I wrote this article for Global Voices on 17 May 2017.
Promoting self-affirmation and dignity and opposing hate speech and violence, Beirut Pride is taking over Lebanon’s capital.
A number of events have been planned between May 14 and May 23, 2017. From a fashion exhibition to film screenings, passing by talks, workshops and gatherings, the idea is to present “a positive stance against hate and discrimination in general, and those against gender and sexual diversity in particular.” The full list can be found here and the associated hashtag is #BeirutPride.
Although there have been smaller events in the past, 2017 is seen as the first organized Beirut Pride.
The initiative had a rough start. The first event, organized by the Proud Lebanon group, was supposed to take place on Sunday, May 14 in Beirut’s Monroe Hotel on the occasion of the International Day Against Homophobia, Transphobia and Biphobia, which is usually observed on May 17.
The hotel, however, was pressured by a group of Muslim scholars to cancel the event. The scholars, members of the League of Muslim Scholars (Ulemas) in Lebanon (هيئة علماء المسلمين في لبنان), released a number of statements on their Facebook page threatening to intervene with protests if the event were to take place.
Writing for the French-language daily L’Orient-le-jour, Anne-Marie El-Hage explained what happened next:
Victime d’une campagne orchestrée de pressions, d’intimidations, voire de menaces proférées par un nombre d’instances musulmanes du pays, et pas seulement extrémistes, l’association s’est vu signifier par le service de sécurité de l’hôtel qu’elle était persona non grata.
The victim of an organized campaign of pressure, intimidations and even threats by a number of Muslim authorities in the country, and not just extremists, the group was told by the security services of the hotel that it was persona non grata.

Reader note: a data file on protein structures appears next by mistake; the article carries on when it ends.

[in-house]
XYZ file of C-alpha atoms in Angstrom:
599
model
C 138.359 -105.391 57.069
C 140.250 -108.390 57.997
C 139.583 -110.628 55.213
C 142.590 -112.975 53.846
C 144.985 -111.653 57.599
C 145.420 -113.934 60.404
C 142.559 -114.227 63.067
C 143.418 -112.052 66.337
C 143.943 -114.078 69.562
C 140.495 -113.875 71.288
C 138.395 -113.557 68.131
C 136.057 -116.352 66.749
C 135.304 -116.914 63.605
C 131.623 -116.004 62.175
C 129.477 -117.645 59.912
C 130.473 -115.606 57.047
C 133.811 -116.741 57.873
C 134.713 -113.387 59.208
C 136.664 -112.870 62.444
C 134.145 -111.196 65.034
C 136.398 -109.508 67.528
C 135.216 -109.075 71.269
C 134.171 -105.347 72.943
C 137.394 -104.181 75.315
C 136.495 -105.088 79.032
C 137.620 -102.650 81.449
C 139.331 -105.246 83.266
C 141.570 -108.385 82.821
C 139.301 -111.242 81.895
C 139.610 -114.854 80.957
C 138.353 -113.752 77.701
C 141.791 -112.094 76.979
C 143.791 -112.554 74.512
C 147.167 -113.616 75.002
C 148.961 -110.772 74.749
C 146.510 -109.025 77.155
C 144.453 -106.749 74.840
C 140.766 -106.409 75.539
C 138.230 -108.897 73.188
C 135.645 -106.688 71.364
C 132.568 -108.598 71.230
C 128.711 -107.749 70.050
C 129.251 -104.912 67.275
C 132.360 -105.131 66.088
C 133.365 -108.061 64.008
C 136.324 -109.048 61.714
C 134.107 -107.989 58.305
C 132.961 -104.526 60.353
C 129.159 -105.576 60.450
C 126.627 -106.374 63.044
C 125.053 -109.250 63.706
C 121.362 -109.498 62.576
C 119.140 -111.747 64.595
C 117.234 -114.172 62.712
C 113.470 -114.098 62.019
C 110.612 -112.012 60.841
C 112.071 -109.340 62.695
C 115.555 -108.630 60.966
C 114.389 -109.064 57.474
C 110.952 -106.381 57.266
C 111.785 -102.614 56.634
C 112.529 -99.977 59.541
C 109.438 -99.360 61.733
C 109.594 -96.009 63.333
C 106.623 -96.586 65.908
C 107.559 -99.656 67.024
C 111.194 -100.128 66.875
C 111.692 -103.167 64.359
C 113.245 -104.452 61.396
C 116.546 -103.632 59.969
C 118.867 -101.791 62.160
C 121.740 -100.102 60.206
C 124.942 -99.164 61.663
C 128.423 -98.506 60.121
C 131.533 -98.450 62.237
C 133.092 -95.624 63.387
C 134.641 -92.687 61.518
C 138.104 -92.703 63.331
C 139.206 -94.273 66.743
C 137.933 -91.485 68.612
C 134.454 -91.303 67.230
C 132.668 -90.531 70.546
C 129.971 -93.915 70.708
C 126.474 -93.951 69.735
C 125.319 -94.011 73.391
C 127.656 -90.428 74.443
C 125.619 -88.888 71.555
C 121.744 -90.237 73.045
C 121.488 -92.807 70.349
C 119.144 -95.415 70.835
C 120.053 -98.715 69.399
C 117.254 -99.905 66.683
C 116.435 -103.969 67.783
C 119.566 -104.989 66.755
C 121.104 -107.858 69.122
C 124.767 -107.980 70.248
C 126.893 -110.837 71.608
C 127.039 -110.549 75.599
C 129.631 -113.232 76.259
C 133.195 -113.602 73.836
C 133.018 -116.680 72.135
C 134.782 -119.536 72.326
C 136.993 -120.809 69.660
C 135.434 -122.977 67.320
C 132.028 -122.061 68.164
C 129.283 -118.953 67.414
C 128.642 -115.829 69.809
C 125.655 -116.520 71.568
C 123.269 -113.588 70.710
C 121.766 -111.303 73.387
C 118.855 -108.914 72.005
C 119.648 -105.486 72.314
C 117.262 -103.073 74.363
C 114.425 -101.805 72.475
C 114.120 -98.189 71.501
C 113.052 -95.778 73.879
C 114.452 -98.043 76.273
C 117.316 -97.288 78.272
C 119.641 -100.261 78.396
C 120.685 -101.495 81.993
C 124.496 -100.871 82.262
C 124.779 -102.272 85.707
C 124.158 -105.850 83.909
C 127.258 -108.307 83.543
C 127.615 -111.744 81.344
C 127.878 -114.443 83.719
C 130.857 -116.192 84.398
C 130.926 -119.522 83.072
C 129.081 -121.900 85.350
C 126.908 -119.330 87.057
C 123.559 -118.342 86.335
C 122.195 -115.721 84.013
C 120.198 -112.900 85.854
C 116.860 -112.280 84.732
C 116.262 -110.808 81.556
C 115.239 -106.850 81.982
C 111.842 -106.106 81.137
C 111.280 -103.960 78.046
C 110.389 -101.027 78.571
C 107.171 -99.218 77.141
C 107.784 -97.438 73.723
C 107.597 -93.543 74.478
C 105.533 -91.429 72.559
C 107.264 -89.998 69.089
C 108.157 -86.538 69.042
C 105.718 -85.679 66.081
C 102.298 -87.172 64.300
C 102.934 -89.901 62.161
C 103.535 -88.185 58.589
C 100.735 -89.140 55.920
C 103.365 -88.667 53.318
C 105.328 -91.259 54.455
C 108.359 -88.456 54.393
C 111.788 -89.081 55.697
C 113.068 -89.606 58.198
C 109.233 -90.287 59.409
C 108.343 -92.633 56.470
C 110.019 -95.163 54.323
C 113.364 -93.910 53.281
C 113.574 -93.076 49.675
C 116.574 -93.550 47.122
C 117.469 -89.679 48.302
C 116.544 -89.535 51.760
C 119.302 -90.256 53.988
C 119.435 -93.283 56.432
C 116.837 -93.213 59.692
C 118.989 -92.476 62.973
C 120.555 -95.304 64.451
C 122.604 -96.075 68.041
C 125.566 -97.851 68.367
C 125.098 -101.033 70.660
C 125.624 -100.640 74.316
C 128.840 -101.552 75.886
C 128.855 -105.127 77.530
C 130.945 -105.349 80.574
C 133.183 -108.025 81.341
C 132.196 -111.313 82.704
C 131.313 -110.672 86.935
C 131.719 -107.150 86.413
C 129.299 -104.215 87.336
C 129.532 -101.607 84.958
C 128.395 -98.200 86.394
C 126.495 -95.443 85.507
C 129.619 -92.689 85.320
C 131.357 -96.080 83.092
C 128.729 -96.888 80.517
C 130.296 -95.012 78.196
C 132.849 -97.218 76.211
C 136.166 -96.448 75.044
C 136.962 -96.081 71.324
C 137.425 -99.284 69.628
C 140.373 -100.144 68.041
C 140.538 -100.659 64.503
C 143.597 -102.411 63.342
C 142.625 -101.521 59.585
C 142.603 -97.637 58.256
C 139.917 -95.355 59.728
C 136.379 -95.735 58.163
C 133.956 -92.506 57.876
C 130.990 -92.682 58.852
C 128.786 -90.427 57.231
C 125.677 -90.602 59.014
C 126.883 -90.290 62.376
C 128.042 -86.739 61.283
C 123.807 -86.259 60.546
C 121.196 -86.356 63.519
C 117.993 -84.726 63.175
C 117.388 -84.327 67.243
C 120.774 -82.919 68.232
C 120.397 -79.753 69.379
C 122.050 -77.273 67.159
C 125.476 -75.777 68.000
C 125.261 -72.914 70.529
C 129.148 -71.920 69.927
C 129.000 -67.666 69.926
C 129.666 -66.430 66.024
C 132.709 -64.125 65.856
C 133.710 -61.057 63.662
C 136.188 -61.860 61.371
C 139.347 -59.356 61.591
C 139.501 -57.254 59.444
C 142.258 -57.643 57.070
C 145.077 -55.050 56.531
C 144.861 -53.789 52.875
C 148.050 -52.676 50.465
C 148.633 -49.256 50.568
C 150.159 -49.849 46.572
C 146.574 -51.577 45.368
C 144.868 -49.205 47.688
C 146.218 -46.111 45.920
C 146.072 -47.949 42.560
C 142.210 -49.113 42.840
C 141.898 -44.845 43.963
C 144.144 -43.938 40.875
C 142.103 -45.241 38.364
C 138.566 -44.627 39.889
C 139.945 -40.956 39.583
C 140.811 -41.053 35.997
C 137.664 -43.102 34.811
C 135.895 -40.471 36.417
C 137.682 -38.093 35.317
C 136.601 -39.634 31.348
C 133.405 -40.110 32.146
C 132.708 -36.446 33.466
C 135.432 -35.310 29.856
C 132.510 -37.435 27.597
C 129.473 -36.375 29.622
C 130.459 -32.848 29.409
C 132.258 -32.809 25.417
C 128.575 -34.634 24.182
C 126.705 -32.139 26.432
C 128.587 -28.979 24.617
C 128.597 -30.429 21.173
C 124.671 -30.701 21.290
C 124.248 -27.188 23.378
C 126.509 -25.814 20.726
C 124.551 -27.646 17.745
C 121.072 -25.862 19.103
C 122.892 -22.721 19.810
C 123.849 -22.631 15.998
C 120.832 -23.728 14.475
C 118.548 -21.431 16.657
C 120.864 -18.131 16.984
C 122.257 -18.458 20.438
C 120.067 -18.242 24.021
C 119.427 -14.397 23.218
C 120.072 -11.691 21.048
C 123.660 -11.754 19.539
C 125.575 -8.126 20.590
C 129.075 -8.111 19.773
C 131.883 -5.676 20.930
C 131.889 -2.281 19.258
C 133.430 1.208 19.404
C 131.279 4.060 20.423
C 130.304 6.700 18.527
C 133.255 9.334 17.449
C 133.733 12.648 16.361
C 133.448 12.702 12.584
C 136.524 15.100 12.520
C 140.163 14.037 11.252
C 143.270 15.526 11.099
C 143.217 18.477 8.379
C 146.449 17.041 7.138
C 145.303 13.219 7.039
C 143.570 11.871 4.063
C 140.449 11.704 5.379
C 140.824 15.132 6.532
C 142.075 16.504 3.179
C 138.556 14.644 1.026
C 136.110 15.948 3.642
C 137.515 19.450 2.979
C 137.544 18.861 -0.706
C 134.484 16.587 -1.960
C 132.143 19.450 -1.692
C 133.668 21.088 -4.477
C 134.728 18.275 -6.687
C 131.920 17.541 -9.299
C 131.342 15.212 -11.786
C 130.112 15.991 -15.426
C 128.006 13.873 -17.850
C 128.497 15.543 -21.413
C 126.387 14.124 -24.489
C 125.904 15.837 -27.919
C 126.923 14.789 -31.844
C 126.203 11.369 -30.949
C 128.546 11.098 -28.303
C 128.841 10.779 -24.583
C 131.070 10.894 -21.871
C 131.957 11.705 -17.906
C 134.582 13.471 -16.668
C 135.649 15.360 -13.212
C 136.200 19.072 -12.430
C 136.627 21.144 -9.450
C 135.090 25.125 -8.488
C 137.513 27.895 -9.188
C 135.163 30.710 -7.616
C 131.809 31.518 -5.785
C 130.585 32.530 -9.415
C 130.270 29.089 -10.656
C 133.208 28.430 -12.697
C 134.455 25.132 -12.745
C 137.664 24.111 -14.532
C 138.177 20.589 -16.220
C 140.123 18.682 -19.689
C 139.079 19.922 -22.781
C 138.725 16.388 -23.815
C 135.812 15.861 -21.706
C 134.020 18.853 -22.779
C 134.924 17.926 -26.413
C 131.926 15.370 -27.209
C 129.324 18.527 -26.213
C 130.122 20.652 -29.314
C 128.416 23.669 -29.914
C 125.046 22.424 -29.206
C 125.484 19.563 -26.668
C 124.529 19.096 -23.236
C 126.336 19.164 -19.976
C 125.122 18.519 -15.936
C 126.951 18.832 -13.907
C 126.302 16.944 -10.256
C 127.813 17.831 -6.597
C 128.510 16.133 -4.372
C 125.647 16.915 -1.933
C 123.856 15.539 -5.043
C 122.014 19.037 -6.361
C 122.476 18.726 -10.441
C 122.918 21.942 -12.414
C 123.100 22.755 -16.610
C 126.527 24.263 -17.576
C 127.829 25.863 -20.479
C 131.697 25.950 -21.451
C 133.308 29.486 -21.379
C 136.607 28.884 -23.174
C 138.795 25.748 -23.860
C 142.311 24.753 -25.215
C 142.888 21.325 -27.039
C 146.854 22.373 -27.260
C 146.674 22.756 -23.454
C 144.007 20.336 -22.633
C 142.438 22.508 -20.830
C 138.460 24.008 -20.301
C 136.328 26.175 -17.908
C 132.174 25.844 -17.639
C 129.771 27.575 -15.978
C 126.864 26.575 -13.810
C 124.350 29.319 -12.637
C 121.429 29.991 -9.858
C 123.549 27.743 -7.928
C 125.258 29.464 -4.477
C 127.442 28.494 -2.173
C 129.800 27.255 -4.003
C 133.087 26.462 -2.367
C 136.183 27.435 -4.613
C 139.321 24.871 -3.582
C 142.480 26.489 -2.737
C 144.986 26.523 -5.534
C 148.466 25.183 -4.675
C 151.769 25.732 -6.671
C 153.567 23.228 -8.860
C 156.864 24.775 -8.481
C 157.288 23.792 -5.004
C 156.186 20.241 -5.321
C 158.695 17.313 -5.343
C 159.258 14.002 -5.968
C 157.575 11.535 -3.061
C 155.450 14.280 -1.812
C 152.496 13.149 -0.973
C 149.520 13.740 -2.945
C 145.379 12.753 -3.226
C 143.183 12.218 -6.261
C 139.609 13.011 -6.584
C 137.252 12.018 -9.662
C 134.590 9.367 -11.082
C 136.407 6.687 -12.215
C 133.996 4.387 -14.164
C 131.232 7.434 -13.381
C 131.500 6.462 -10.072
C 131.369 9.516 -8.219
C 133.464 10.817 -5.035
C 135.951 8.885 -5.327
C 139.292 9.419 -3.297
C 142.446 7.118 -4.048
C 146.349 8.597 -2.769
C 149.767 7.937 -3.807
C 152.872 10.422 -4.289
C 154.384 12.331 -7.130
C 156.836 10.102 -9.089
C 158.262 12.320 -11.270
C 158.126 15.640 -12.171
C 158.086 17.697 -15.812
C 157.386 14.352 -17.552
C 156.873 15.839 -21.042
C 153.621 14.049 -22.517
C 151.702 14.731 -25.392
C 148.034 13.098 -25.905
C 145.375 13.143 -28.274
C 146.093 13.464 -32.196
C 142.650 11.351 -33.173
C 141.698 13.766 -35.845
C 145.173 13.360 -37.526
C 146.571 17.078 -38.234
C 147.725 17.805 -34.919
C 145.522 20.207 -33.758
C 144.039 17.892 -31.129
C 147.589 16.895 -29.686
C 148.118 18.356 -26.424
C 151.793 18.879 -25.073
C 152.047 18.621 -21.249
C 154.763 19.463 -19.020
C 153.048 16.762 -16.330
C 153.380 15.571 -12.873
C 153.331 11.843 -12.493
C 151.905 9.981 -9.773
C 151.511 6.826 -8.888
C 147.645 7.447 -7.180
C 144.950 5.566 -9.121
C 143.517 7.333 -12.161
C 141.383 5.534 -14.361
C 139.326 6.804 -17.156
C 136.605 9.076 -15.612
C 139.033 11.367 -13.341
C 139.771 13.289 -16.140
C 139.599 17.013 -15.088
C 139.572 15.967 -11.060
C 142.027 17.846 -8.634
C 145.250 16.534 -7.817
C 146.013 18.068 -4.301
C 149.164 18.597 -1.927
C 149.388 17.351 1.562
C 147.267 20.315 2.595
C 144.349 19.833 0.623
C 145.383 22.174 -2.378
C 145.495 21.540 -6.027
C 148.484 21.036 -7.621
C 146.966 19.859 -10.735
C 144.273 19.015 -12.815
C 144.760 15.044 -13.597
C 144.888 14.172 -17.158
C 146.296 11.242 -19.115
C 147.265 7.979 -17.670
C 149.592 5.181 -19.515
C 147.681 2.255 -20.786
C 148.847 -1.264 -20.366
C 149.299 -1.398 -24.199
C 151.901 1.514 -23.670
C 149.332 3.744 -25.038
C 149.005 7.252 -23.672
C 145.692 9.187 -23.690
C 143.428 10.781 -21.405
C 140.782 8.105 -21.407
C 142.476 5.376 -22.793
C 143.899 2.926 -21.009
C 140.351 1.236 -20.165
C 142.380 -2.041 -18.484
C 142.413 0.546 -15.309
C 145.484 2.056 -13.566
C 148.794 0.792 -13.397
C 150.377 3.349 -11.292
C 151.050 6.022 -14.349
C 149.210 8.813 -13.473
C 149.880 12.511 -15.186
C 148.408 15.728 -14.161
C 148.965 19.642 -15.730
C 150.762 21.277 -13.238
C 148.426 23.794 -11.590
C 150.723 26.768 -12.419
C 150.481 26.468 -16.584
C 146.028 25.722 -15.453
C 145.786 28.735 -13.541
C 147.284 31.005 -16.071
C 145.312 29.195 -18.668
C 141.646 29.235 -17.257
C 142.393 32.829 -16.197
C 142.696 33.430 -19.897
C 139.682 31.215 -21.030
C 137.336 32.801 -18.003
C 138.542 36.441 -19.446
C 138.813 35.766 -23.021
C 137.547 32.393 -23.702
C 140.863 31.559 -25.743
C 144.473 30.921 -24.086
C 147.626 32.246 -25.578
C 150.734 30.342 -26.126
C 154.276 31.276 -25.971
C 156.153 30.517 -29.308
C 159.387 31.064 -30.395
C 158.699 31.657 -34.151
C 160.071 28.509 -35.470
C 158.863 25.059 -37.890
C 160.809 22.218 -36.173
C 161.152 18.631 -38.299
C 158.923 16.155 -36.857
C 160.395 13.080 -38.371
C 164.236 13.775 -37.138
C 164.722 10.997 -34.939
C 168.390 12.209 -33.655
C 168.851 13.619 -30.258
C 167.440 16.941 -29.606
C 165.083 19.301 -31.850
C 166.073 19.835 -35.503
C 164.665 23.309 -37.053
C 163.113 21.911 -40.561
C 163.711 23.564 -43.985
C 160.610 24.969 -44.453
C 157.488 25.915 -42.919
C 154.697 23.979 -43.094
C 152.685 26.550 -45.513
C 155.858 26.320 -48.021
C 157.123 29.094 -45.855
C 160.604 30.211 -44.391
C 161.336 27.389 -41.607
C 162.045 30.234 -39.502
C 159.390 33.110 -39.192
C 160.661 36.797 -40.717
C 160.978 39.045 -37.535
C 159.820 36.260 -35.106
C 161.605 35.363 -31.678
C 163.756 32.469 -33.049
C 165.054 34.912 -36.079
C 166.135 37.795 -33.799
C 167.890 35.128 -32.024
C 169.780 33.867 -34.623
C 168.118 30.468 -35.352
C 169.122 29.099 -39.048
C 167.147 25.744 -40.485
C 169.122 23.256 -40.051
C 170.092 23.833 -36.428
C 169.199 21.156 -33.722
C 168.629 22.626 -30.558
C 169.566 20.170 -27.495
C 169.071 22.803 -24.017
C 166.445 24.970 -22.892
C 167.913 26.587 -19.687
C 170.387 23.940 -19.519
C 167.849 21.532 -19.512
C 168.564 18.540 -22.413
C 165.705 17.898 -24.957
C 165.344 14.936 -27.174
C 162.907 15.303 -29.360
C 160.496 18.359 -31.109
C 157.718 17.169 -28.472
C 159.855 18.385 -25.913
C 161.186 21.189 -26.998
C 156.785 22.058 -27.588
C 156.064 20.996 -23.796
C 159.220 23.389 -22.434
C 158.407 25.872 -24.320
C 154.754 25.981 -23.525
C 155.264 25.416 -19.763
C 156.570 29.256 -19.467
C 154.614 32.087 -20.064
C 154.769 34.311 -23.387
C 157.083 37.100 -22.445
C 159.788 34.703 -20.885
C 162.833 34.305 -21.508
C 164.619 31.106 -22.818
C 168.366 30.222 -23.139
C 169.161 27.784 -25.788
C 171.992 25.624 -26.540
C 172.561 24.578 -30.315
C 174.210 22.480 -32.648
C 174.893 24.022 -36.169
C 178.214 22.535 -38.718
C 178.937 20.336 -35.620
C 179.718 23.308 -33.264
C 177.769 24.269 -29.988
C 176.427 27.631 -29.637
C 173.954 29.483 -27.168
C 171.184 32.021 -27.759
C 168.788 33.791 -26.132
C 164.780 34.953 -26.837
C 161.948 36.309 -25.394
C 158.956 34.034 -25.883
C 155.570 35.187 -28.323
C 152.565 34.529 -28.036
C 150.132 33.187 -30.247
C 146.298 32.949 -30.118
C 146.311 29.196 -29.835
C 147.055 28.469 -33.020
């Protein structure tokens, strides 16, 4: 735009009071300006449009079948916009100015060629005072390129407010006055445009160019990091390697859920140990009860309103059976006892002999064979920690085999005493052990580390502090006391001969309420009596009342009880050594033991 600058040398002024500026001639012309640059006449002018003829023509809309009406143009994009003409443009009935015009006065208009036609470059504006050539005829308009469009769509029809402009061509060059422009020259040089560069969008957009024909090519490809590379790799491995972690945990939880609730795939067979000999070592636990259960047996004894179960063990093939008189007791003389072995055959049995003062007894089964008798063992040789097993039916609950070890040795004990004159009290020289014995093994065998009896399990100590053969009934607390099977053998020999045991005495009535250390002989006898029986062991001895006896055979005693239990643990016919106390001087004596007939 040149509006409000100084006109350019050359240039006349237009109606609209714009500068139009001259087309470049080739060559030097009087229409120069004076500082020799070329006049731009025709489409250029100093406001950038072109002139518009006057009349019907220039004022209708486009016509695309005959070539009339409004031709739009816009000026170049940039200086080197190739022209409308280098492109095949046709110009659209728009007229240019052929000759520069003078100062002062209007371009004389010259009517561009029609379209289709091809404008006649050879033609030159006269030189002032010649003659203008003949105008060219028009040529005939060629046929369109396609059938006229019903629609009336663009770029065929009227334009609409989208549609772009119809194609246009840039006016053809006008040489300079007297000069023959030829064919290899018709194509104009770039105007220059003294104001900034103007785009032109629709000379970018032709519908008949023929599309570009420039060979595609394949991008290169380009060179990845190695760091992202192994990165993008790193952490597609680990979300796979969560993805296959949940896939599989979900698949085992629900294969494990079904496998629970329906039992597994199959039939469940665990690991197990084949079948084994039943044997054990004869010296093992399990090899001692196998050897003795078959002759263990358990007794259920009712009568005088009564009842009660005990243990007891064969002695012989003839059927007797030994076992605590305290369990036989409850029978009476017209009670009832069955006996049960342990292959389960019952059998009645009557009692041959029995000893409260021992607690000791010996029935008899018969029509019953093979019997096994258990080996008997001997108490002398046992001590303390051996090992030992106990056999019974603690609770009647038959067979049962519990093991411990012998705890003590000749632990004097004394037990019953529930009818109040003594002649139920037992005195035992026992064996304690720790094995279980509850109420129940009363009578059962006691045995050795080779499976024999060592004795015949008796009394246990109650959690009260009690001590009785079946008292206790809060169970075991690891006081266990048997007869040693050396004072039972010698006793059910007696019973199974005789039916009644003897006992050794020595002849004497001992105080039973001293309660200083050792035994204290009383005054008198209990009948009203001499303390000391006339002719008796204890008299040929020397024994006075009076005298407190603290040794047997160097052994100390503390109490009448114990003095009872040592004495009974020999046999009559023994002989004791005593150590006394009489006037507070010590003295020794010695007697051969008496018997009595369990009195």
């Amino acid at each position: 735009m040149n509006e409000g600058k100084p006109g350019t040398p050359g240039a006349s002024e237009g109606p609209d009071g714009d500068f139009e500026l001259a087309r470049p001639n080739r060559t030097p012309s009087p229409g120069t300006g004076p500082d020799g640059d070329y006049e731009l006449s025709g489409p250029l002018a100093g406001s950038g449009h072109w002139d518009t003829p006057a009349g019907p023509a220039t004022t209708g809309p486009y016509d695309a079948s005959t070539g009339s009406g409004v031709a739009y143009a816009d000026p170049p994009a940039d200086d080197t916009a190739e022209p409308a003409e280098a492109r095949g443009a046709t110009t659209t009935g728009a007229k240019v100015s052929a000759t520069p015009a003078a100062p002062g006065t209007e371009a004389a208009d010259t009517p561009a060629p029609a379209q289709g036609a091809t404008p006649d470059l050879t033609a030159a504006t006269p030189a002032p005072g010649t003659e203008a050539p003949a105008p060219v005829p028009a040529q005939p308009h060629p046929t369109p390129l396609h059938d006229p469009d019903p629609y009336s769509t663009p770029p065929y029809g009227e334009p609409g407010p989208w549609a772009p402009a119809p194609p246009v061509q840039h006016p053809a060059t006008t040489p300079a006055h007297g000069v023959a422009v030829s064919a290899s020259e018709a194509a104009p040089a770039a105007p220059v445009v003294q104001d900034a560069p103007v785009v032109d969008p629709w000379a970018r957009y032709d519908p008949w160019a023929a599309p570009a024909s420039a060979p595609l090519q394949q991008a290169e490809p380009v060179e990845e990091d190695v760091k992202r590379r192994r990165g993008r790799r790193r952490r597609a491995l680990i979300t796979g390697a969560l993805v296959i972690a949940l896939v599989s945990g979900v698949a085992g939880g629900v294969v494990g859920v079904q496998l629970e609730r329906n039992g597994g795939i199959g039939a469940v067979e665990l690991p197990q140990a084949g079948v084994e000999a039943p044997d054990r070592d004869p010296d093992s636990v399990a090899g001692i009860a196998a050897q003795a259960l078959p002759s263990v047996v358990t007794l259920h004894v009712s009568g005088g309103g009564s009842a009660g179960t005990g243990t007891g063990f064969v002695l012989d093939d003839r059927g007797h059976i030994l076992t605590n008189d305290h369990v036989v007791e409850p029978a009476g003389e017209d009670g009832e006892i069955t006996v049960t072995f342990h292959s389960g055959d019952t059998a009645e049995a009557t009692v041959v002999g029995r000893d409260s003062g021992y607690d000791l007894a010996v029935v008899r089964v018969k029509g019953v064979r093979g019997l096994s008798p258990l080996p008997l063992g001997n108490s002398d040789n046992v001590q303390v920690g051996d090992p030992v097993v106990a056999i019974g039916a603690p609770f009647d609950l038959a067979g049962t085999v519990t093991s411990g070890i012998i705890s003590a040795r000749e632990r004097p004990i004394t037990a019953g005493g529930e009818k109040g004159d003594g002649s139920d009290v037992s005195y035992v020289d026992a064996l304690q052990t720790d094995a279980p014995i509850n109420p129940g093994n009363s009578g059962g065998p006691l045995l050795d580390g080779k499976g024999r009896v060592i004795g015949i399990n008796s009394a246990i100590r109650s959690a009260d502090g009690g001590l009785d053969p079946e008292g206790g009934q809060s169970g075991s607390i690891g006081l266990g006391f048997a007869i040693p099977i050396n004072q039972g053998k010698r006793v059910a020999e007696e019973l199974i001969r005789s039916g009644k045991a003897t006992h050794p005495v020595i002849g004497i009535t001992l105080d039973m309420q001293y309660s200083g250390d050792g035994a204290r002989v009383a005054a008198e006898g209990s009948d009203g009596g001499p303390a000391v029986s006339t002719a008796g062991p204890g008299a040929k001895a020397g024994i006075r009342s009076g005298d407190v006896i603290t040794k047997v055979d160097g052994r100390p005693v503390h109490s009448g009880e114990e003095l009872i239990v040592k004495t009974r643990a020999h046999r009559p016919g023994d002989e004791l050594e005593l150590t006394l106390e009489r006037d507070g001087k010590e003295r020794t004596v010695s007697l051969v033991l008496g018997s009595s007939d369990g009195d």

The statements in question, published on the Ulemas’ Facebook page, cite the all-too-common reasons opposing the rights of lesbian, gay, bisexual, transgender, queer, and other sexual and gender minorities (LGBTQ+). In one status, they urge the government to “put an immediate stop to this situation that has gone too far which threatens social security, conduct, values and public health and the structure of Lebanese families”.
Although Lebanon’s is often seen as a relative safe haven for LGBTQ+ in the Arab World, homophobia and transphobia remain widespread and LGBTQ+ people continue to face legal discrimination.
This is largely due to Article 534 of the law which states that ‘any sexual intercourse contrary to the order of nature is punished by imprisonment for up to one year’.
This is not to mean that progress has not occurred. Article 534 has faced legal challenges and in 2013 Lebanon’s Psychiatric Society made it the first Arab country to denounce the belief that homosexuality is a mental disorder.
Speaking to Global Voices, Khaled Merheb, Proud Lebanon’s lawyer, said that the government was asked by Proud Lebanon why it did not offer protection against these threats given that the group has been legally registered since 2014 (and should thus protect NGOs facing threats), but the government offered no explanation.